Ever find yourself with a bad habit like eating a cookie every day at lunch? Charles Duhigg did. And he set out on a research journey to break that habit in the book: The Power of Habit: Why We Do What We Do in Life and Business. Despite the 8 pounds he had gained, Duhigg found himself in the cafeteria every afternoon eating another cookie. He tried reminder notes, but promptly ignored them. He discovered that a habit is actually a three-step loop:
Cue —> Habit routine —> Reward
There is a cue that prompts us to perform the habit, which is step two, and then there is the reward, or the reason we are doing that particular thing. The only real way to break a bad habit, Duhigg discovered, is to keep the cue and the reward the same while changing the habit routine. He analyzed the when the cookie craving happened, or the cue (bored, alone, at his desk in the afternoon) and what reward he got out of going to get the cookie (socializing in the cafeteria). So, he changed the habit routine to something that offered the same reward. The next time he got the cue (bored, at his desk, in the afternoon), he stood up and went to talk to some other people in the office for ten minutes. It worked like a charm and he stopped eating the cookies.
Habits are often discussed in terms of “consumption” in market research. Stores are thrilled with the fact that we have built-in purchasing habits and try to keep those going and attempt to create new ones for us. Think about your routine. Do you buy a coffee on the way to work? Peruse Target while your kid is at gymnastics next door? Purchase a new outfit when you get a raise? Add a small toy with your diaper purchase? Discovering and exploiting your consumption habits is a multi-billion dollar enterprise. Do yourself a favor and break any habit you have that is tied to “consumption.” Instead, automate your savings so your habits become living off of the remaining money after the savings has already been deducted.
Forming new habits occurs using the same three-step cycle. You need to set up a cue (setting your running shoes next to your bed) in order to perform the routine (running). (To be clear, I do not run. I prefer other forms of exercise, like Zumba.) So how do you know if you’ve made it a habit? I’ve seen numbers thrown around for the amount of days it takes to make/break habits, but I really think these are probably averages and can vary greatly from person to person. Habits are defined by being something ingrained, or automatic. The moment that thing becomes something you do without having to think about it or prepare for it, you’ve made it a habit.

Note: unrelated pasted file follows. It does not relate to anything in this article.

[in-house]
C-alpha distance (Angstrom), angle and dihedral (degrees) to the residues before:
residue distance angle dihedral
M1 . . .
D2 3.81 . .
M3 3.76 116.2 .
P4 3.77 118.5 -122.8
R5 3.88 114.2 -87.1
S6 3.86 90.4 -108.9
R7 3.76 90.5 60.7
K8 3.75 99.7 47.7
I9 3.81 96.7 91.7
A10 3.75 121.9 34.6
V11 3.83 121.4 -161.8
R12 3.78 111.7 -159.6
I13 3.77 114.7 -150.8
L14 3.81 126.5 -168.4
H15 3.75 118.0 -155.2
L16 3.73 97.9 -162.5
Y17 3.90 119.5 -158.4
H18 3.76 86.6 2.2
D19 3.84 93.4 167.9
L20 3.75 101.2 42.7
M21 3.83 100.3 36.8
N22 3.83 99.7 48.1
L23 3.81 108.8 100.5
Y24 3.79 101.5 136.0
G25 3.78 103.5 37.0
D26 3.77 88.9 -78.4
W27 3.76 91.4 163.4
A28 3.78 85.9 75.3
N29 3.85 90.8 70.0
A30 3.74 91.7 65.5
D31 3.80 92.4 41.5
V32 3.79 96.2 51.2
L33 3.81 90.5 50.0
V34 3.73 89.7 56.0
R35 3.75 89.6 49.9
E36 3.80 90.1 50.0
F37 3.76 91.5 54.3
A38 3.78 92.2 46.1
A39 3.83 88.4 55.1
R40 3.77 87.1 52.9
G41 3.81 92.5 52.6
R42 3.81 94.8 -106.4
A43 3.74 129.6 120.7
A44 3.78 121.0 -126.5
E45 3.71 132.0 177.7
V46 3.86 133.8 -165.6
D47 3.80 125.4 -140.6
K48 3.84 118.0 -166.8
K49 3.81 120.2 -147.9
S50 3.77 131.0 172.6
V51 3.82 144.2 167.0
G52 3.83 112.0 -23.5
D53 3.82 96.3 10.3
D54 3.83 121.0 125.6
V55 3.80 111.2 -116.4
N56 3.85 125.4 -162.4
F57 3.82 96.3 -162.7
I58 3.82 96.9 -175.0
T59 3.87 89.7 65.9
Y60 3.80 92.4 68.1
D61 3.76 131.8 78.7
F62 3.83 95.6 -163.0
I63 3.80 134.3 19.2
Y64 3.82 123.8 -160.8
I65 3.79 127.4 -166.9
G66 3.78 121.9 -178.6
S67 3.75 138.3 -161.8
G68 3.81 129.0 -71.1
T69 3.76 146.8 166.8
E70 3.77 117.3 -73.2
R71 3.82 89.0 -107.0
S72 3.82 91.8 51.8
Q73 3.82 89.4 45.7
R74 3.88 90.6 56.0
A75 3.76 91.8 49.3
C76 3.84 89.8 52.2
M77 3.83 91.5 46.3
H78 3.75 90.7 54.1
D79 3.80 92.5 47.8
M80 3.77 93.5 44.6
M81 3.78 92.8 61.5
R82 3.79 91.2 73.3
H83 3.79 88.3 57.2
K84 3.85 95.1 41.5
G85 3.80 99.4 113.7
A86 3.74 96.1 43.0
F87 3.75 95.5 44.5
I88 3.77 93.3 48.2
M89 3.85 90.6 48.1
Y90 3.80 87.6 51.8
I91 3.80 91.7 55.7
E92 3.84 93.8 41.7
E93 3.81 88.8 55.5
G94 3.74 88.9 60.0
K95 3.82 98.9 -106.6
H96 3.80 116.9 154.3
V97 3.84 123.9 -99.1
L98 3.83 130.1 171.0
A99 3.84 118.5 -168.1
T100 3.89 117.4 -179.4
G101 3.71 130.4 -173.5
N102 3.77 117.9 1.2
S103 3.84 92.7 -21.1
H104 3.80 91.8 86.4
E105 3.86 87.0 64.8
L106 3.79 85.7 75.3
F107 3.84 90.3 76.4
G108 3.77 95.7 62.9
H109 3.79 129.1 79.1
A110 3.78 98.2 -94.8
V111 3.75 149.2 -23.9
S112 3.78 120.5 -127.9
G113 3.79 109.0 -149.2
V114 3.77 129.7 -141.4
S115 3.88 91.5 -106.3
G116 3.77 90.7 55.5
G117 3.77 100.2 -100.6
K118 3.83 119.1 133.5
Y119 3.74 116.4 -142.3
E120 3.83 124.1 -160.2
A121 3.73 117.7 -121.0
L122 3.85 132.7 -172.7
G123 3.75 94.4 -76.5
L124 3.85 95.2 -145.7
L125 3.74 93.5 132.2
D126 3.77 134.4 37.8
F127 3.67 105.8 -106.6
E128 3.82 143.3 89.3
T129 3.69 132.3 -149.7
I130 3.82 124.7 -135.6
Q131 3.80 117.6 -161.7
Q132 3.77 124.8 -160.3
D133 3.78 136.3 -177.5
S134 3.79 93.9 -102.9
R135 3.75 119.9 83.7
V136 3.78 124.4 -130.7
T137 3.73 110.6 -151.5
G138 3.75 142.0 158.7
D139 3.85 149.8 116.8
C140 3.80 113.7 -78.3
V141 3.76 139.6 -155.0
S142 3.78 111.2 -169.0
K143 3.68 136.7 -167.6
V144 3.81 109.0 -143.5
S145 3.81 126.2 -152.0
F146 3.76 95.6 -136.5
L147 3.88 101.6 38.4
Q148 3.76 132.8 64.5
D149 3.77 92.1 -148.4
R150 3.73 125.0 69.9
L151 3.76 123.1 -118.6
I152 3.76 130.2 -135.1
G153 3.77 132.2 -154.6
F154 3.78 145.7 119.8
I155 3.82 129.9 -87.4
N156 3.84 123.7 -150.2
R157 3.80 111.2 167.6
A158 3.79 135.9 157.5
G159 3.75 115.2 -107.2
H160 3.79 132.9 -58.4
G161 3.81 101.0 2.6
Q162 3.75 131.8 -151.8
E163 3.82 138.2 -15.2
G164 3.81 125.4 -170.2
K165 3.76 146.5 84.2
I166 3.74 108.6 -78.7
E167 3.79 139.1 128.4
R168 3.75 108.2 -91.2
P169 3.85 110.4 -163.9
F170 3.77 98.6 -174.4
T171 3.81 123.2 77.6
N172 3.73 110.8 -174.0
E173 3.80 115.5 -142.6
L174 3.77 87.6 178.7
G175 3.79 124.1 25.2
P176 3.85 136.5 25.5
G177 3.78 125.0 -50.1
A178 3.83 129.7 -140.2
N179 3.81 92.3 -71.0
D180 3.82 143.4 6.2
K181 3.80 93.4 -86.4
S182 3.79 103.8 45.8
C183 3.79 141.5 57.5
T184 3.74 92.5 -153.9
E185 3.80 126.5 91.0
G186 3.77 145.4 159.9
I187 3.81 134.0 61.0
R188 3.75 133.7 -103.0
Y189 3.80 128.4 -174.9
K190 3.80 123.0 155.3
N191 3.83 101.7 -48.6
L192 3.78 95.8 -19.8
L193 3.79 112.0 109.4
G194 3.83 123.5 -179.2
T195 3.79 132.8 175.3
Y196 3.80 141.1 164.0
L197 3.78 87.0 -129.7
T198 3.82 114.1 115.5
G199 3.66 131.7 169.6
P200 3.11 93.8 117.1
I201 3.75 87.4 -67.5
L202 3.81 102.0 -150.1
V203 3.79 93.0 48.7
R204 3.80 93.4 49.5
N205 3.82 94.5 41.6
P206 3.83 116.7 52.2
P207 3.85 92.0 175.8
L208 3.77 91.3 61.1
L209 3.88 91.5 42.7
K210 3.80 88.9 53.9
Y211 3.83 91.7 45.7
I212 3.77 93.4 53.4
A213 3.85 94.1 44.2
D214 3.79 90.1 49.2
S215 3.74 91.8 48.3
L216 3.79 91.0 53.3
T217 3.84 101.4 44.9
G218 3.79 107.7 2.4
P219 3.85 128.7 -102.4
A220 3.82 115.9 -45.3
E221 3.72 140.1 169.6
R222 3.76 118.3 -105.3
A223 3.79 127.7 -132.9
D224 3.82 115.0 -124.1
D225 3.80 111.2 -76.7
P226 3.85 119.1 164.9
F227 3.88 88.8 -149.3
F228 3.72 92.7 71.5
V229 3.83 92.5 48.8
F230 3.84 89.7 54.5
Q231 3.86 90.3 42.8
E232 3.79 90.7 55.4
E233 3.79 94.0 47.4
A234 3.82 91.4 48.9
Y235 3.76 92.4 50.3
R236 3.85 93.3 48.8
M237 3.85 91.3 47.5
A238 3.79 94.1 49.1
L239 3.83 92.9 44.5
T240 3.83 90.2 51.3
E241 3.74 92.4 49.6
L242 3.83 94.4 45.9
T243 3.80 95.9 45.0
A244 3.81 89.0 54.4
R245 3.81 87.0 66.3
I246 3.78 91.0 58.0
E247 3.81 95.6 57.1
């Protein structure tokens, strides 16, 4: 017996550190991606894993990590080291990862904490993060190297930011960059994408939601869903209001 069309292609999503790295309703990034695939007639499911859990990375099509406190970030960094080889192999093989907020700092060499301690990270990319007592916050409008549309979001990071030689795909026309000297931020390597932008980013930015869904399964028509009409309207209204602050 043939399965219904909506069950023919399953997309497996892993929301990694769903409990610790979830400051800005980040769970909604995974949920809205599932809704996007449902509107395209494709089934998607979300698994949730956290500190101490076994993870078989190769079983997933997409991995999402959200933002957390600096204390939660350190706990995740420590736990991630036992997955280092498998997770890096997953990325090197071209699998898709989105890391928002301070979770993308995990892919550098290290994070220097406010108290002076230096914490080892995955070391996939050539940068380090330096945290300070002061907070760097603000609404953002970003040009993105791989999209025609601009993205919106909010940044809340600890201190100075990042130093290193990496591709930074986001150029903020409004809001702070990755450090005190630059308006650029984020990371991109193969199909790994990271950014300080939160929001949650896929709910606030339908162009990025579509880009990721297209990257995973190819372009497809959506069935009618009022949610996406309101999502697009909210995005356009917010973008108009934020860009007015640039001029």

So let’s look at a few other studies to figure out some tricks on how to form a new habit:
- Create an event-based cue rather than a reminder. In research done on how to create the most effective habit apps, cues associated with events rather than reminders were shown to be more useful. When you create a trigger-event, the action becomes more easily automatic (ie: after I eat dinner, I drink a glass of water). When study participants were instead building habits upon app reminders, they became dependent on the reminder.
- If you already have a habit formed, use that as a cue for the new habit you’re trying to create. A study out of London attempted to get 50 people to form a flossing habit. They asked 25 people to floss before brushing their teeth and 25 to floss after. Then they assessed the habit 4 weeks and 8 months later. Only 29 responded at the final 8-month follow up, but within that small sample size, they found that the people that were directed to floss after teeth-brushing (using the existing habit of teeth-brushing as the cue) were more likely to floss automatically in the follow-ups.
- Create a better attitude about it. In the same flossing study, the study participants that had a positive attitude about flossing flossed more. The people that reported greater potential outcomes associated with flossing were more motivated to floss more. If you’re trying to form a new habit, figure out why you’re doing it. The more positive outcomes you can associate with the action, the more likely you are to do it.
- Bribe Yourself. Small incentives can help. Kids in Utah who were given $0.25 tokens for the school store for eating fruits and vegetables kept eating them when the incentives were finished. Kids who received the incentives for three weeks were 10% more likely to continue eating fruits and vegetables two months after those incentives ended. Kids who received the small incentives for a full five weeks were 16.4% more likely to keep eating them two months after those incentives stopped. These percentages equated to 21% and 44% above baseline respectively. Those are significant improvements. Figure out what works for you. What small incentive would motivate you?
Set a goal. Start small. And get going. Consistency is key. Let’s all start the formation of some new habits!
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